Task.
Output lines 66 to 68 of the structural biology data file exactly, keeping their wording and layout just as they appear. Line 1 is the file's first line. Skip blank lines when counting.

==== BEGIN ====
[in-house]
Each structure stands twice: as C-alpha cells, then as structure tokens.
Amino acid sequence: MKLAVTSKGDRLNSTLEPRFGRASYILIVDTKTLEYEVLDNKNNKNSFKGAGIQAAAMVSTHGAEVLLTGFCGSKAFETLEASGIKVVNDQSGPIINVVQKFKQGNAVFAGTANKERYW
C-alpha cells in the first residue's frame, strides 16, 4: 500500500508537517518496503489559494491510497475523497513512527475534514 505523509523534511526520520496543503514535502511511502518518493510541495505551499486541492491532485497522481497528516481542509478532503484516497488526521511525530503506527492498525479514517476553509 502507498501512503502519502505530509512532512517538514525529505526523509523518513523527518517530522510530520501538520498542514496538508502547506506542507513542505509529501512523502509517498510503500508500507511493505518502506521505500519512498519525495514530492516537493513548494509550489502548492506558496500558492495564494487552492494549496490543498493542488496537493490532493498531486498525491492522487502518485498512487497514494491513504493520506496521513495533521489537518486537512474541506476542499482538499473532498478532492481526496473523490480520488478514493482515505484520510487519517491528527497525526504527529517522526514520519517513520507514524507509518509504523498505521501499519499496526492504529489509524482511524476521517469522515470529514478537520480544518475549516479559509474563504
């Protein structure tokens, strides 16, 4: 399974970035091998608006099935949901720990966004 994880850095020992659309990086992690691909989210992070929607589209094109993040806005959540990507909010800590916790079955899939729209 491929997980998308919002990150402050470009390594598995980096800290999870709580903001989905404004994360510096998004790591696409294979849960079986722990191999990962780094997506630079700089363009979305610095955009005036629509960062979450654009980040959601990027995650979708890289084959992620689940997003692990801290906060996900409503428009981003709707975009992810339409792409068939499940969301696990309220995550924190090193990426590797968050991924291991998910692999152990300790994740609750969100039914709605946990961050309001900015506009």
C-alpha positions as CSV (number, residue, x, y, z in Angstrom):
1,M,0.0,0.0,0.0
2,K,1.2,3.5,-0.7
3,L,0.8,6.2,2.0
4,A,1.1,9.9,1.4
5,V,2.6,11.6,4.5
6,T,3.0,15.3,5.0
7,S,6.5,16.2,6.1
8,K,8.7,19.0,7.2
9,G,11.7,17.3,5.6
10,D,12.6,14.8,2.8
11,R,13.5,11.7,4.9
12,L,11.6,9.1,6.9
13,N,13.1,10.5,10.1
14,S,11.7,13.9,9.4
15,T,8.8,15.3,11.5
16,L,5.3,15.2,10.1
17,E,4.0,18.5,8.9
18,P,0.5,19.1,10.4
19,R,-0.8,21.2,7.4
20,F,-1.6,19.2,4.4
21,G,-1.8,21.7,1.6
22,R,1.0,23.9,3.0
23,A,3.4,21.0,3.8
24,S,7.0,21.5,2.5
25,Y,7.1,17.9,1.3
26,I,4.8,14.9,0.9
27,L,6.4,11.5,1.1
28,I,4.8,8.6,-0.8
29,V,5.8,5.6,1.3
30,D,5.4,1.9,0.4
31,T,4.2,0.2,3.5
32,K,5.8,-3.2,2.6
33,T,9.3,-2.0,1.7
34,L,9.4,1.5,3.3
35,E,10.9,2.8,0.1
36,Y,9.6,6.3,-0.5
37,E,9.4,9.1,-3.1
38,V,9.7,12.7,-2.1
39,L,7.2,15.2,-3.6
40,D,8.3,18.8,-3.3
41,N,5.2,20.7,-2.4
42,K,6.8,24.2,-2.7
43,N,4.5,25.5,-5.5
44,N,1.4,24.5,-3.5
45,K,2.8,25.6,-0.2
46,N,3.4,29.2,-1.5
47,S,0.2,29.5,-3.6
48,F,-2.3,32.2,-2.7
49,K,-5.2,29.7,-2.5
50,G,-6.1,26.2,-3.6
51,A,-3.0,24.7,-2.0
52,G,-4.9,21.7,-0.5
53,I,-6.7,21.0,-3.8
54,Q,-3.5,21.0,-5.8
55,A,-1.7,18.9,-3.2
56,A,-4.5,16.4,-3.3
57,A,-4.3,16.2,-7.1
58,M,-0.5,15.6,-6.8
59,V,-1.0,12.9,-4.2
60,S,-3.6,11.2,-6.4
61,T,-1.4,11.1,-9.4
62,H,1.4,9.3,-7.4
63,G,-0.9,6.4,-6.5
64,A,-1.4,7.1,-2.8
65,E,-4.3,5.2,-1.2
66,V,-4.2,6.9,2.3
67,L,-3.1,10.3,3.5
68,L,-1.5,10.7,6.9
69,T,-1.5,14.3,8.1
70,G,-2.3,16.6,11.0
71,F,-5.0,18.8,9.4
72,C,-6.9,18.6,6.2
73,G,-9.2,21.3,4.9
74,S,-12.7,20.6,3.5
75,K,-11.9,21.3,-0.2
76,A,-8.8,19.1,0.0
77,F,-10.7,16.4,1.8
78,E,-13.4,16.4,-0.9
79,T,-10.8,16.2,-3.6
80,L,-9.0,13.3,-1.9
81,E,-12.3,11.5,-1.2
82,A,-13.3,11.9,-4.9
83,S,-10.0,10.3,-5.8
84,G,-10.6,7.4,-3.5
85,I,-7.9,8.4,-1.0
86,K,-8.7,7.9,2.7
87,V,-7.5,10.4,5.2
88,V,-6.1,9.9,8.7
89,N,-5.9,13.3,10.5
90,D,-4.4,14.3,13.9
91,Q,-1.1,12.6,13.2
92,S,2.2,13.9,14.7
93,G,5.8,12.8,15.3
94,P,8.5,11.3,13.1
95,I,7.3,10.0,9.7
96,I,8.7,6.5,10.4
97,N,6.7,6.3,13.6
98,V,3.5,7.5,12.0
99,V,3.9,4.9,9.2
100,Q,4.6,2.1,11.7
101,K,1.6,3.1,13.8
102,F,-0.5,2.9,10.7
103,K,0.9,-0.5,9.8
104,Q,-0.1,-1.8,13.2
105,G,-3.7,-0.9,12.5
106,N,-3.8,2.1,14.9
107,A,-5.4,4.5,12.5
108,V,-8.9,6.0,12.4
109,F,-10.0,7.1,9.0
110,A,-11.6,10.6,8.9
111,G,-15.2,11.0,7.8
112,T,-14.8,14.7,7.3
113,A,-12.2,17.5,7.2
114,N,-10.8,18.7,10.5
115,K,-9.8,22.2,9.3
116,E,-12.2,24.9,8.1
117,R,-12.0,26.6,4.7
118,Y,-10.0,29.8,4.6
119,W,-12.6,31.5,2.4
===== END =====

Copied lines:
60,S,-3.6,11.2,-6.4
61,T,-1.4,11.1,-9.4
62,H,1.4,9.3,-7.4